Call to Action for Publishers at Frankfurt’s Opening Press Conference

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Speakers at the opening press conference of the 2017 Frankfurt Book Fair stressed the importance of book publishing and freedom to publish, as well as the need to focus on tomorrow’s readers.

Left to right: Heinrich Riethmüller, Chairman of the German Publishers and Booksellers Association; Juergen Boos, Director of the Frankfurt Book Fair; Markus Dohle, CEO of Penguin Random House (Photo: Johannes Minkus)

By Roger Tagholm

A powerful rallying cry to the global book trade was issued by Heinrich Riethmüller, chairman of the German Publishers and Booksellers Association at the Frankfurt Book Fair’s opening press conference. He said this was the time the book industry had to make a stand—it was its mission and its social duty.

“In the face of increasing social tensions, political uncertainty, and fake news, publishers and bookstores function as guarantors of common understanding, reliable information, and a diversity of opinion … this is the book industry’s hour.”

He also had specific issues that he is calling on both the German federal government and the appropriate European Union bodies to address. He is seeking adequate remuneration for publishers when works are copied or lent out by libraries, and he is urging the German legislature to “reintroduce publisher participation in the disbursements of collecting societies in Germany even without EU law.”

Similarly, changes on copyright law that lift the requirement of educational institutions to pay a license fee to publishers for certain material will render publishers’ licensing business “unprofitable,” he argued. He is proposing a central online licensing platform and is urging the federal government to commit itself to such a project.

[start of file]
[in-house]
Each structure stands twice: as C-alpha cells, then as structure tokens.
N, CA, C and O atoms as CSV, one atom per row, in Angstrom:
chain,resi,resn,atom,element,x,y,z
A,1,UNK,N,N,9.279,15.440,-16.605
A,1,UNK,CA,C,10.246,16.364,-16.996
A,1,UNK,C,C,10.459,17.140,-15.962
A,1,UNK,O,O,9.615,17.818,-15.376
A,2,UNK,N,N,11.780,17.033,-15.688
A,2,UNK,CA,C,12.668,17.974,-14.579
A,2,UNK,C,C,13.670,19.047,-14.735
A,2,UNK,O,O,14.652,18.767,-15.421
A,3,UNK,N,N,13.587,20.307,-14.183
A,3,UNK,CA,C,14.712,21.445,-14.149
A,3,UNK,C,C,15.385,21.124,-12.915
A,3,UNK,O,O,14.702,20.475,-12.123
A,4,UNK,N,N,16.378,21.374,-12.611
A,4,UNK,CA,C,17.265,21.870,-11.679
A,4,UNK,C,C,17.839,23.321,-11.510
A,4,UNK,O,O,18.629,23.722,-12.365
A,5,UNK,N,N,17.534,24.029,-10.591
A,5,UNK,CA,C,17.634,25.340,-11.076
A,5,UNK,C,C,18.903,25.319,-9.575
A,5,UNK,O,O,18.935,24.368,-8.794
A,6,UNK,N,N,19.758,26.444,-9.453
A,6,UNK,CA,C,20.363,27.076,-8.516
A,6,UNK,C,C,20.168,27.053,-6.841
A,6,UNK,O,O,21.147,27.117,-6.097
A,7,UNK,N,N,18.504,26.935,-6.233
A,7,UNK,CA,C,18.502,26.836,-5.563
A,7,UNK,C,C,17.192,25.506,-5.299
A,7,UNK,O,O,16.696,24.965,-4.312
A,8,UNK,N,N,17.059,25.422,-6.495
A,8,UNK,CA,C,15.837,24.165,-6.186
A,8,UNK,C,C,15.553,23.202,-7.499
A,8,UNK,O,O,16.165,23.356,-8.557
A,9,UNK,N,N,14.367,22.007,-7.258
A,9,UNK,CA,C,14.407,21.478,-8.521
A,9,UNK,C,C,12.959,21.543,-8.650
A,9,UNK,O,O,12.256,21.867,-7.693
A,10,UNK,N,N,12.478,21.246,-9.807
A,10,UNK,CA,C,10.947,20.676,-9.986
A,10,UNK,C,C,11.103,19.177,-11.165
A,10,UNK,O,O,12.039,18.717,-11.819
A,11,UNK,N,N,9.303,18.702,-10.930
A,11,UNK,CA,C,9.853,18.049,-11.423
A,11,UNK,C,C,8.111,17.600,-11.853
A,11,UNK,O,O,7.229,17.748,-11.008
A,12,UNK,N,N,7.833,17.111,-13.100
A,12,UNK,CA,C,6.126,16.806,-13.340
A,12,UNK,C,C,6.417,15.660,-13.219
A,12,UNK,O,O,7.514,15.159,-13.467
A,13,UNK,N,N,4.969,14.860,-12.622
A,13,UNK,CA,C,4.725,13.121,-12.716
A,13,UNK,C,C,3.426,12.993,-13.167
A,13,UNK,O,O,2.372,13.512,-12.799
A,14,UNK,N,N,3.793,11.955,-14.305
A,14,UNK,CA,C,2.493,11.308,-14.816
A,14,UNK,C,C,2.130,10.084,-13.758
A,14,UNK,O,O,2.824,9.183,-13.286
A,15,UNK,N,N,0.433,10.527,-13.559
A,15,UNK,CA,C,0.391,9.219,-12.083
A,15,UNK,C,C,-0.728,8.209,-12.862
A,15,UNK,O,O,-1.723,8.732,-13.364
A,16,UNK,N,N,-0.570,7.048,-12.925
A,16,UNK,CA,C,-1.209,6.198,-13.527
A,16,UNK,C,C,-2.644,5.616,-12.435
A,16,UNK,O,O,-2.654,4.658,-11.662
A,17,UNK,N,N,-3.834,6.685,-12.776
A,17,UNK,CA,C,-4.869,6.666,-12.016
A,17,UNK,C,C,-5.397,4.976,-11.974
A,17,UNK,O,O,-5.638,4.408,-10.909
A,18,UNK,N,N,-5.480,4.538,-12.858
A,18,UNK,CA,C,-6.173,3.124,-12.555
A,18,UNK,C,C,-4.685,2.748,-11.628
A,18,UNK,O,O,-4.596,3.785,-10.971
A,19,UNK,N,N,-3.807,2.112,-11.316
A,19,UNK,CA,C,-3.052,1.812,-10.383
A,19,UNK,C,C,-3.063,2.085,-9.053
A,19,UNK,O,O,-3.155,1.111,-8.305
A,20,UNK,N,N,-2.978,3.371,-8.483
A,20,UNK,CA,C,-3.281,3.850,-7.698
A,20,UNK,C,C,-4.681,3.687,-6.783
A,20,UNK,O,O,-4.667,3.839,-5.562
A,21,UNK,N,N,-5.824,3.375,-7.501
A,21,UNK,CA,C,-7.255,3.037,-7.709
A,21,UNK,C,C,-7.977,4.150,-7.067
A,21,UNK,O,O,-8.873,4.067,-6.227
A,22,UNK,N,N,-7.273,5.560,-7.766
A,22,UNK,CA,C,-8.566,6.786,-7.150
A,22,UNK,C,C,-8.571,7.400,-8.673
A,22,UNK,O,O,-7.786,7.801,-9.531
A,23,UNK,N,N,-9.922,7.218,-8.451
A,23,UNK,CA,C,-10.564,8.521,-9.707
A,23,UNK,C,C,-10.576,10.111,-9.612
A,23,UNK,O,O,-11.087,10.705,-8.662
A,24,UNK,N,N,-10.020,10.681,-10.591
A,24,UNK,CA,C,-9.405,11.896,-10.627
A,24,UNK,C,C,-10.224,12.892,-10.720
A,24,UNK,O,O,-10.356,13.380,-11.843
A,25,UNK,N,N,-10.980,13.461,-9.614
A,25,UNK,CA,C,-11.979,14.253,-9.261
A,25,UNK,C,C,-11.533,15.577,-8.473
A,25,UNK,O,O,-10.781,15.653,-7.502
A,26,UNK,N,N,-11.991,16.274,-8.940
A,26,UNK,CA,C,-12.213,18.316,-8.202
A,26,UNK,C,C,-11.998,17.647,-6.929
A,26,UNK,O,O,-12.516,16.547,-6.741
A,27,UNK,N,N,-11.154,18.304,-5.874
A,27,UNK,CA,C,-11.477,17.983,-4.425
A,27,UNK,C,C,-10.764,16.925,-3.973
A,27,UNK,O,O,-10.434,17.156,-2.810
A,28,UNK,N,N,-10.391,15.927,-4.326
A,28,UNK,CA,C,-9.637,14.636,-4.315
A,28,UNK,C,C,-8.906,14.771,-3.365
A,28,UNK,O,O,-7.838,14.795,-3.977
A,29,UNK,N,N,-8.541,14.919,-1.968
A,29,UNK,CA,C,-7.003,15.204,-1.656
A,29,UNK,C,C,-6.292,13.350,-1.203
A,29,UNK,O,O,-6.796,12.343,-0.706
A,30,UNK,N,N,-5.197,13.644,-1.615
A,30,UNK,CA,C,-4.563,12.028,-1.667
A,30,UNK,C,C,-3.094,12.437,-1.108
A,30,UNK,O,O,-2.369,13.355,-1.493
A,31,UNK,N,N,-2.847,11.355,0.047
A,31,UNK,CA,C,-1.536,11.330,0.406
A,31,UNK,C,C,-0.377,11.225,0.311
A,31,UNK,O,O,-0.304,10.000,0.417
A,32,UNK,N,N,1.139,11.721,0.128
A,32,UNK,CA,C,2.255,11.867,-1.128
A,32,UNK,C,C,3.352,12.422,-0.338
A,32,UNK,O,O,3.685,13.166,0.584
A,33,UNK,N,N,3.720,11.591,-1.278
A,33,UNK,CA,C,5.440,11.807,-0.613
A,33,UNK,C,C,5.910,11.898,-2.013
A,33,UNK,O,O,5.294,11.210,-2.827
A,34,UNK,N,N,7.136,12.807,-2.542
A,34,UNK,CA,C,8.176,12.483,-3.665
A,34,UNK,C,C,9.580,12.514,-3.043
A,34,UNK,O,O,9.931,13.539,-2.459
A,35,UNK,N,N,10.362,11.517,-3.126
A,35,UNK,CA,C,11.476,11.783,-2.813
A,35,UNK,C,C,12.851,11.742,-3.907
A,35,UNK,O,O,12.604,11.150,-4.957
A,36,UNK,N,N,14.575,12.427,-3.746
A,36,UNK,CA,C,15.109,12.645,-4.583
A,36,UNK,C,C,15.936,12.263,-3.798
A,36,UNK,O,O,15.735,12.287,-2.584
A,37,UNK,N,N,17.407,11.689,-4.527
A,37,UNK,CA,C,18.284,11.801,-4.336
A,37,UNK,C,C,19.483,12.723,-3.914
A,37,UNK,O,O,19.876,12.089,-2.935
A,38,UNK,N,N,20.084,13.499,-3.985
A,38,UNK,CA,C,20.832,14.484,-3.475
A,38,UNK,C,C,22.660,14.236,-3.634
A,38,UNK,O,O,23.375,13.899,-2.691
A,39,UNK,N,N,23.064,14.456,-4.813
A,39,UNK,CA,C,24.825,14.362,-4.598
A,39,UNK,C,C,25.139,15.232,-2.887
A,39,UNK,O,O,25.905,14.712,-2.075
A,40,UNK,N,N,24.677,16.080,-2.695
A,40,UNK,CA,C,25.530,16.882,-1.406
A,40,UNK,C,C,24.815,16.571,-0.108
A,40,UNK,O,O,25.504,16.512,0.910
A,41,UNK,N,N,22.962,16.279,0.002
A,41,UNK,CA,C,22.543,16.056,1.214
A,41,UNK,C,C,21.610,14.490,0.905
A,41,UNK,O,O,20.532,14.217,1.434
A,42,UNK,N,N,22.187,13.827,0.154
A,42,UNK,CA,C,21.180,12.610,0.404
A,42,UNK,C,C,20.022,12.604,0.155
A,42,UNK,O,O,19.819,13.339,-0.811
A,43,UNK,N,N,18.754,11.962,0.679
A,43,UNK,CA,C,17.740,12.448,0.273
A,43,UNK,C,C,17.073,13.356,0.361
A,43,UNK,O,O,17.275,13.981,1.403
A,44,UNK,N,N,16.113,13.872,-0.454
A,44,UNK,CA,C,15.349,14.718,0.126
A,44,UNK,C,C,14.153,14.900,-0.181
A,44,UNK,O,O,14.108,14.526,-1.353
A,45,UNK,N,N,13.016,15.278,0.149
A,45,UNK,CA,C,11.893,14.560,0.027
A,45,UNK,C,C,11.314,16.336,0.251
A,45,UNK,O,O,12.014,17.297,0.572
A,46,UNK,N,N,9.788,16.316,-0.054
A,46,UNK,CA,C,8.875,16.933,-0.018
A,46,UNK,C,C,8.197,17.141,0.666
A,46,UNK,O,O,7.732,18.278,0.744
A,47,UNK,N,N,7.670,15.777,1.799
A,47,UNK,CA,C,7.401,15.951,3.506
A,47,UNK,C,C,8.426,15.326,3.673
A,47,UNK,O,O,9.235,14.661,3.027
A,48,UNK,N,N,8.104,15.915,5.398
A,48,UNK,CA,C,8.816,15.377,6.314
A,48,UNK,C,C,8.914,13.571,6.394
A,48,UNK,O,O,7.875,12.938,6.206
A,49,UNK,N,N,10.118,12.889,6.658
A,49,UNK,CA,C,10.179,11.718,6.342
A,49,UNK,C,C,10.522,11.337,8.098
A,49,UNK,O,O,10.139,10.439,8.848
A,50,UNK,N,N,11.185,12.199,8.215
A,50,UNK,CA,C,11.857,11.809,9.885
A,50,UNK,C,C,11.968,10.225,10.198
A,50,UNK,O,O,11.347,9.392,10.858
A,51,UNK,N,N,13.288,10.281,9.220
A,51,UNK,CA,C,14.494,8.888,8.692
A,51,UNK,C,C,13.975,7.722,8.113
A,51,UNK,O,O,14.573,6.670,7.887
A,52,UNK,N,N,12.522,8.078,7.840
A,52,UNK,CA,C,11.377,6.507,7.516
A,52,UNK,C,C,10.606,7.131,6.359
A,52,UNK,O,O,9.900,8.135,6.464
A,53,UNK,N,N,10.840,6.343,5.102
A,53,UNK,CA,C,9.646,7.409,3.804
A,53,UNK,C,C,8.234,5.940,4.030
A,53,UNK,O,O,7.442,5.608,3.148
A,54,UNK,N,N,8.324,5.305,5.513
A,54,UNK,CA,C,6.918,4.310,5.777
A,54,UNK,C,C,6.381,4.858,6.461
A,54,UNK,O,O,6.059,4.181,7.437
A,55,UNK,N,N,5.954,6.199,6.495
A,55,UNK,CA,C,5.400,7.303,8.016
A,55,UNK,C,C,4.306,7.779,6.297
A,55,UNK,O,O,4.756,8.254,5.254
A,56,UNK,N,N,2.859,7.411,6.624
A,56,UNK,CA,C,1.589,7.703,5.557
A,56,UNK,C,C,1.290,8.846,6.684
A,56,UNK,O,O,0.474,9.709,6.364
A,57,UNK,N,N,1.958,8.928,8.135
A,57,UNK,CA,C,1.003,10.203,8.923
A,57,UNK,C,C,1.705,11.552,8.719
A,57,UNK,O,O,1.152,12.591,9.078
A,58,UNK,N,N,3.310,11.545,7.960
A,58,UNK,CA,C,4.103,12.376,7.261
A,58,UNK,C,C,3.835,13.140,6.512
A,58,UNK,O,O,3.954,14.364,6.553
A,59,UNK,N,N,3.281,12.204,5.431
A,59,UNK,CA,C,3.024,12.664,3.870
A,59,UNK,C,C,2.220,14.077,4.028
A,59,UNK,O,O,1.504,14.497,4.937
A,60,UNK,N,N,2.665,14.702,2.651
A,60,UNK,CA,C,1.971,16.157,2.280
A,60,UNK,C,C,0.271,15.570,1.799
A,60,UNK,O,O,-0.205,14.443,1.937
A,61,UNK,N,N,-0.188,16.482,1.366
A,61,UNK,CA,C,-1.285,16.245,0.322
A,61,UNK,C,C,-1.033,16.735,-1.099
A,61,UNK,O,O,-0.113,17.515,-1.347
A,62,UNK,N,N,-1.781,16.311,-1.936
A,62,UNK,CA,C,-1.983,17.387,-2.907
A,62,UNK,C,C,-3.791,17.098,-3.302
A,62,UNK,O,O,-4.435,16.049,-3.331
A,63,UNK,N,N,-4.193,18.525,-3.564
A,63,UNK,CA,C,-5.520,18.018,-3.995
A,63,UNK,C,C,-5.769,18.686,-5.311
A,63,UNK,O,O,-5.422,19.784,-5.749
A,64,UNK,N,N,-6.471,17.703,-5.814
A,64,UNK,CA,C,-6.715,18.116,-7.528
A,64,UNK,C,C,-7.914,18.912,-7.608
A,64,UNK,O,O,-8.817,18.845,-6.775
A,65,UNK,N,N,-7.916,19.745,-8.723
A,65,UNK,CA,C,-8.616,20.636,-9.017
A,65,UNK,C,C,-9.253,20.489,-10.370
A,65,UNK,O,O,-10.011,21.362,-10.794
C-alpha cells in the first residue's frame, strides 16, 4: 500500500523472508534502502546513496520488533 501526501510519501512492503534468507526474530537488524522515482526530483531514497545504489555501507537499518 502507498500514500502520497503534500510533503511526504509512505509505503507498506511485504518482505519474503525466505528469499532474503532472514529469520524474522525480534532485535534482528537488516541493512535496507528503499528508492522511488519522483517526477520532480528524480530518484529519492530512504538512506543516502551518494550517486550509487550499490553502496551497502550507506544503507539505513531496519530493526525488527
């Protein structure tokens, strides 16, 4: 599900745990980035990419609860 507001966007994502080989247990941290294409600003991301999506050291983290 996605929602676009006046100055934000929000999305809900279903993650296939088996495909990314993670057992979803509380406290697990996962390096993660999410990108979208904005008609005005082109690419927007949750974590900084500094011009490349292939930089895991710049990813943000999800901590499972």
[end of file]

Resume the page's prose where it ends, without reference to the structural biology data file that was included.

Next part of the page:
Penguin Random House CEO Markus Dohle was optimistic about the global book industry, pointing out the rise in literacy across the planet, which is creating tomorrow’s readers. But he warned all publishers that “the fundamental challenge of digital transformation is not about business-to-business, it’s about business-to-consumer, to the reader. Publishers must become more reader-centric. We need a new approach to marketing books, to create a demand.”

He believes the telling and consuming of stories will continue “because it is written into our DNA,” and he pointed out that the audiobook boom is the modern version of tales being told around the campfire.

Frankfurt Book Fair director Juergen Boos used the occasion to reiterate the Fair’s belief in free speech. “Some have asked us to get rid of certain exhibitors, but we cannot exclude anyone. An idea will not go away when you ban it. Our role is to come up with better stories.”

He attacked “the new tribalism” that is afoot in parts of the globe and said the spread of fake news—“news that isn’t based on evidence”—is an “erosion of our democracy.” The Frankfurt Book Fair stands as a rebuttal to such tendencies.

About the Author

Roger Tagholm

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Roger Tagholm is based in London and has been writing about the book industry for more than 20 years. He is the former Deputy Editor of Publishing News and the author of Walking Literary London (New Holland) and Poems NOT on the Underground (Windrush Press).

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